Parenting is hard; co-parenting is harder.
Being a kid is hard; being a kid of divorce is harder.
So how do we make sense of all of this? Part of dealing with the reality of amicable co-parenting is dealing with the reality that you might not make a good parent, period. You may have had a rough childhood, learned terrible relationship building, had an abusive parent, a drug-induced parent, a parent who couldn’t hold down a steady job, or a parent who could not show you love. Any of these conditions will be your foundation from which you make your own parenting statement.
My consistent saying is “Just because you can – in this case procreate – doesn’t mean you should”. I thought my own mother shouldn’t have been a parent because she was so emotionally volatile that it was very disruptive to a harmonious family dynamic. As all good families of the 50s and 60s, we hid our dysfunction well. Valium was the drug of choice, and alcohol was its cousin. Therapy was only for the truly insane people; this was the thinking of that era. But my mom did need therapy in order to understand what to expect from her husband and her children. As my mother aged and I became a functioning adult, my opinion of my mother changed. I saw her as a giving and loving person who wanted to do right by people. She had no addictions other than wanting to be loved by everyone. And she was loved by most, including her children.
My parents could have gotten divorced because my dad – an absolute angel – got to his wits end when my mom went into menopause, a process that turns women criminally insane, completely bloated, and a hot mess. My sister and I begged him not to divorce. He abided our wishes, and passed away in his mid-50s. I think it was due to the stress of being unhappy in his marriage. This being said, his early death forced my mother to grow, provide for herself, and learn to live on her own merit. That’s when we all connected with her better than ever.
But how would they have worked as co-parents? I think they would have done well because neither was a vindictive person. They had no bad habits that altered their personalities. And they were loving people. These, to me, are the ingredients that go into co-parenting amicably. Dr. Meyer explained that in order to co-parent amicably, parents need to heal from the emotions of the divorce first, get themselves ready for the change that comes from divorce, and then go through the legal divorce, which includes two households, child support, other financial responsibilities raising children, and conversation that is the underpinning of a good co-parenting relationship. Parents have to be able to speak to one another civilly. If the communication isn’t good, neither will be the constant decision-making that has to take place for every aspect of the children’s lives.
Dr. Meyer was explaining how beneficial co-parenting therapy can be to help parents deal with their roles better. Communication is addressed, showing parents how to speak with one another in a way that doesn’t drudge up old wounds from the marriage, and shows parents how to move past the past and focus on the present and the future in order to raise healthy, happy children.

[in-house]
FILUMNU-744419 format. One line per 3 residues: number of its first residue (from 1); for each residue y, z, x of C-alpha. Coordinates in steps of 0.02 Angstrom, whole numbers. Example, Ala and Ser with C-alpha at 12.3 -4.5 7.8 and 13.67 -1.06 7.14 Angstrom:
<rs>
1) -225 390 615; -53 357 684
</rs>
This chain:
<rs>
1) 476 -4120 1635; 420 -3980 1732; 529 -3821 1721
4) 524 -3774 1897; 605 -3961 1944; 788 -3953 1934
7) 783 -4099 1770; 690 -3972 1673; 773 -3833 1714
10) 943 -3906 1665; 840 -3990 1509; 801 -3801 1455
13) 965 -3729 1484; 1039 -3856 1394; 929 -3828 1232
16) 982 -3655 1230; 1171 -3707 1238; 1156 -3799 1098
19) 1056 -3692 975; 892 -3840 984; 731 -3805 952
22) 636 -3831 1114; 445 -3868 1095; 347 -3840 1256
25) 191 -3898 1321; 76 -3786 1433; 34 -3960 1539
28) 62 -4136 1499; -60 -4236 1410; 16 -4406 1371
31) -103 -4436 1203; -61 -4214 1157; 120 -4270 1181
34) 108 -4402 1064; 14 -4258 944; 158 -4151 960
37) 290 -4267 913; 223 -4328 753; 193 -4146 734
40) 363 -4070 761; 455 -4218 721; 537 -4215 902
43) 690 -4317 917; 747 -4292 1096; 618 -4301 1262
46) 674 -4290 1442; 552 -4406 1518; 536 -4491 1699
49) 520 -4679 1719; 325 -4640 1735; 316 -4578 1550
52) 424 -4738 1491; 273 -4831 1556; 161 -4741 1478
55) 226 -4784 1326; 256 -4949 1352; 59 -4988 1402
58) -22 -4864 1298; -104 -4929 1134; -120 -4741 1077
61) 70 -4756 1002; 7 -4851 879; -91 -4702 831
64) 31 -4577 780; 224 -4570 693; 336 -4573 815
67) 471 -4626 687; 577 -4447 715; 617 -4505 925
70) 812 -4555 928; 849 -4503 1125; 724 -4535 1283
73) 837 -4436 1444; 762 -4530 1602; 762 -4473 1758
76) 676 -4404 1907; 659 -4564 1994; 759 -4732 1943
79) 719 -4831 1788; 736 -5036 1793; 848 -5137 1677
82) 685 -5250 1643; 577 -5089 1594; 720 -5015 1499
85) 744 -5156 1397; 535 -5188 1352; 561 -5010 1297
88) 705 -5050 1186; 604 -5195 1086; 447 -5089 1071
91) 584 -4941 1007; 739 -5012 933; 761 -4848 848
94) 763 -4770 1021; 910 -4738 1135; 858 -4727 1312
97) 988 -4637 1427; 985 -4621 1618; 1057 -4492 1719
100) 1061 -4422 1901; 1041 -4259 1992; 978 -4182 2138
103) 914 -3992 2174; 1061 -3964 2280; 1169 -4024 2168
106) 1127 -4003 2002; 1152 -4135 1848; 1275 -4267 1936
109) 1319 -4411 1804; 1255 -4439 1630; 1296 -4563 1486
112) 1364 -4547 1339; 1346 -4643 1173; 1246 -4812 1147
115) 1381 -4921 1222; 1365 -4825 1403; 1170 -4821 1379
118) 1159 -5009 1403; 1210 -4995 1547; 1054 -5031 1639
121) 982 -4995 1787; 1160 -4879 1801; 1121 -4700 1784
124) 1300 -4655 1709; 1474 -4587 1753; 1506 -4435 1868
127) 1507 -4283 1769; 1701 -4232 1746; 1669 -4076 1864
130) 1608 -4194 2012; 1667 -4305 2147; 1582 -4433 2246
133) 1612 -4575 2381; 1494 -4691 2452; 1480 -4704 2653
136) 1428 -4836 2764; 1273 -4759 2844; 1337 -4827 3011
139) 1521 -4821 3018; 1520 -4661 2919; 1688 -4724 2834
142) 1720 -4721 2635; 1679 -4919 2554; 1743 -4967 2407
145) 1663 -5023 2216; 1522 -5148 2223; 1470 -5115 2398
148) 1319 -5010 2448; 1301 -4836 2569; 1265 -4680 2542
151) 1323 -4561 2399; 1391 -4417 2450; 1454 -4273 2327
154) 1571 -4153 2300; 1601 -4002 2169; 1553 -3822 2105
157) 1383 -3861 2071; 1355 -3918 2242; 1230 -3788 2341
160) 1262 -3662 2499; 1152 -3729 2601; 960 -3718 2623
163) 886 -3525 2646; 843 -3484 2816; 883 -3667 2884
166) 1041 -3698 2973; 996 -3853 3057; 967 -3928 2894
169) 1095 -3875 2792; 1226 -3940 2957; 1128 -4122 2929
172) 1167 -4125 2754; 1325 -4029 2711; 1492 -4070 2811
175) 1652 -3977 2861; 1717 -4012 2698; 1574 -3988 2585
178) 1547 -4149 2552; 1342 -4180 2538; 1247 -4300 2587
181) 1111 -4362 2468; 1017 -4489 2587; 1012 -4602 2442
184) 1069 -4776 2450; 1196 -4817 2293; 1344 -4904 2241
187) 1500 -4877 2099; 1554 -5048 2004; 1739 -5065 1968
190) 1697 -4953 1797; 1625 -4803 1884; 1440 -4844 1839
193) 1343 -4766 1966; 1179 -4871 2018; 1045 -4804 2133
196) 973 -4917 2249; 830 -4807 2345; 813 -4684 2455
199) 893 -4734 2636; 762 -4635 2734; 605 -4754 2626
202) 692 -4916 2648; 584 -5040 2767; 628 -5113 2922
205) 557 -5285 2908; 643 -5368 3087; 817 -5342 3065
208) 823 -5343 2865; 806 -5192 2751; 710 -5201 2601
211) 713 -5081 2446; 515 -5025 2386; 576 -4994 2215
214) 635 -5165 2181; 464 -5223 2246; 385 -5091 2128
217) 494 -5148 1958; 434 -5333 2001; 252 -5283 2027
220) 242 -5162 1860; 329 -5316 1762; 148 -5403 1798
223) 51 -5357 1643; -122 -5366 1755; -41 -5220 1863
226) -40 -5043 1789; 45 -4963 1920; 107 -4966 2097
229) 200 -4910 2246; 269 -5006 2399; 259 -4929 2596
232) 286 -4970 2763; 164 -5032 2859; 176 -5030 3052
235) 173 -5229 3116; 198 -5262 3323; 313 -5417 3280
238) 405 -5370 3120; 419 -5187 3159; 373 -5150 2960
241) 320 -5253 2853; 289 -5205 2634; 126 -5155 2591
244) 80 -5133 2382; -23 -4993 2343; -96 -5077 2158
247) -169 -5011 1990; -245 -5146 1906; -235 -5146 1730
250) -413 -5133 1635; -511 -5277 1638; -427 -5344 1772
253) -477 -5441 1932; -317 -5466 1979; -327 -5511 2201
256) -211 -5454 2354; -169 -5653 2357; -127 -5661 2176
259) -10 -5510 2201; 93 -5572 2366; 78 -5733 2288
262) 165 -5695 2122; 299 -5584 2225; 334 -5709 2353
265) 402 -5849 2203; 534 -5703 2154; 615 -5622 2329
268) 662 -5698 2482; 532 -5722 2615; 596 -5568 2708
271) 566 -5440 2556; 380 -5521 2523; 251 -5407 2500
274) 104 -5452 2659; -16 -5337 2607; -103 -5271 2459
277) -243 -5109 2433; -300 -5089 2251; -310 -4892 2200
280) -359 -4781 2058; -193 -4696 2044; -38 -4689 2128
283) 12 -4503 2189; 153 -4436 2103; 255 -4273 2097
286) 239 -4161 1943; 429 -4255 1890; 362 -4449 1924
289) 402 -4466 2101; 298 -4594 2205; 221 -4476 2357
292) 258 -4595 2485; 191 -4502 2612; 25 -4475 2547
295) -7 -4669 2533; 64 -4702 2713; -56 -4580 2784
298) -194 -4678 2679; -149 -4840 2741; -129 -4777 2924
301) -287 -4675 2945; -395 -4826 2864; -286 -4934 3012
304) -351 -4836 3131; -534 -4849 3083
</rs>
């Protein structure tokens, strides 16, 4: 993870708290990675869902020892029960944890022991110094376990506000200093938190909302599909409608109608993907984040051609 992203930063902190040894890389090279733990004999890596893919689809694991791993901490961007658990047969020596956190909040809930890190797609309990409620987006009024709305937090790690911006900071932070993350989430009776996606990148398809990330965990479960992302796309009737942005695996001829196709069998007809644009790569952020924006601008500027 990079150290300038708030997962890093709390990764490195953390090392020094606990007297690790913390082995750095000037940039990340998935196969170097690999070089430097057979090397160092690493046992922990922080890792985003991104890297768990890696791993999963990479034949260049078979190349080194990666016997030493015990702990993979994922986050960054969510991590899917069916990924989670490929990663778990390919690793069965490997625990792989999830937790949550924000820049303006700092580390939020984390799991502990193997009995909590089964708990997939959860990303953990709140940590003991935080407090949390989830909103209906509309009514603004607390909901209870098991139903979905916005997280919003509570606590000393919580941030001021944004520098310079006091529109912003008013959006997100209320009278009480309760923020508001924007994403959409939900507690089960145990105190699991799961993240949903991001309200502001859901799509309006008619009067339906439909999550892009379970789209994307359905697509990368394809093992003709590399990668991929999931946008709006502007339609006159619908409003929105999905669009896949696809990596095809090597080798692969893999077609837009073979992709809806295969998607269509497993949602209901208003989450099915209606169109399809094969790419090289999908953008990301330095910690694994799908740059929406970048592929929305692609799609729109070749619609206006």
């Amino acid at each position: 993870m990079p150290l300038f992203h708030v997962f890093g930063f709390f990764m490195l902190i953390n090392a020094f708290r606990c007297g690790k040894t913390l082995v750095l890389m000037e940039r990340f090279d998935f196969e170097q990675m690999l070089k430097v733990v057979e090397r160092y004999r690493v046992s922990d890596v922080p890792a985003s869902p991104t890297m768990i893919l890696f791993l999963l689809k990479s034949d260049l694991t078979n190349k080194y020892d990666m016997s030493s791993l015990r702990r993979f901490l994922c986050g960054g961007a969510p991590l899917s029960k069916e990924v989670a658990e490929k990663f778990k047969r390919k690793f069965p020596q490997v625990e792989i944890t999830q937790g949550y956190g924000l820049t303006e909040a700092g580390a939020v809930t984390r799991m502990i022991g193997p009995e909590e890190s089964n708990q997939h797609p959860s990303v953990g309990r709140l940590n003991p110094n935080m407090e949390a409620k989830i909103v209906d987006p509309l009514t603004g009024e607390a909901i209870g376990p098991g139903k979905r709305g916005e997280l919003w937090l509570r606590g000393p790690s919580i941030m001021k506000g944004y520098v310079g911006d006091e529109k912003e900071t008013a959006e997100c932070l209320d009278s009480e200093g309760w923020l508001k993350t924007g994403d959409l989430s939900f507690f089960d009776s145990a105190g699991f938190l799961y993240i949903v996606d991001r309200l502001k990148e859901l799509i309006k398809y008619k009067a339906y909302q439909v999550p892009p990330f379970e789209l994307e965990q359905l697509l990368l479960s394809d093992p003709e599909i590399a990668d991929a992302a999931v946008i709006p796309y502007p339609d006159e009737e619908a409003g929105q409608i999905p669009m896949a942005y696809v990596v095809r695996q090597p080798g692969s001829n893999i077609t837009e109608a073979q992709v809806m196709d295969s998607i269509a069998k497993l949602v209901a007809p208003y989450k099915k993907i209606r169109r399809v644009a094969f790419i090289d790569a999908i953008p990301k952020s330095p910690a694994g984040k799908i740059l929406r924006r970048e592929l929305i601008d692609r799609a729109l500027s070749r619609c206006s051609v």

While parents are undergoing co-parenting therapy, the children can be in therapy in order to understand the divorce and to be able to communicate with their parents in a way that is not compromised by fear. Children are very concerned about saying things to their parents, in a co-parenting situation, that will upset the parents’ relationship with each other. In order to accommodate that fear, children will often tell each parent what they think that parent wants to hear. The children are not able to honestly and freely express themselves in the same way to each parent. This isn’t healthy.
Then there is family therapy, an opportunity for the children, in a professionally monitored environment, show their parents who they really are and what they really think. Honesty can now prevail.
Biography of Dr. Lynne Meyer
Dr. Lynne Meyer has been in private practice for 27 years. She is originally from Cape Town, South Africa where she trained as a teacher psychologist at University of Cape Town. After leaving South Africa, she lived in Israel for 5 years before coming to the United States to train as a clinical psychologist at CSPP now Alliant University where she obtained a doctorate in psychology.
Dr. Meyer has also trained at NCP in Child Psychology. She is presently training in Mindfulness Trauma Work.
Dr. Meyer specializes in trauma and abuse. Her specialty is working with children who are in high conflict custody divorce situations and are sometimes estranged from one parent. Dr. Meyer works frequently for the court in family therapy, reunification therapy and co-parent therapy. Dr. Meyer is focused on the child’s best interest and their development. She is focused on helping children make the transition and adjustment in a divorced family. She works with children as early as 3 upwards.
Dr. Meyer has an empathic compassionate approach. She works with children in conjunction with parents to help families to heal from divorce. She works with a hybrid of psychoanalytic, trauma based and mindfulness therapy.
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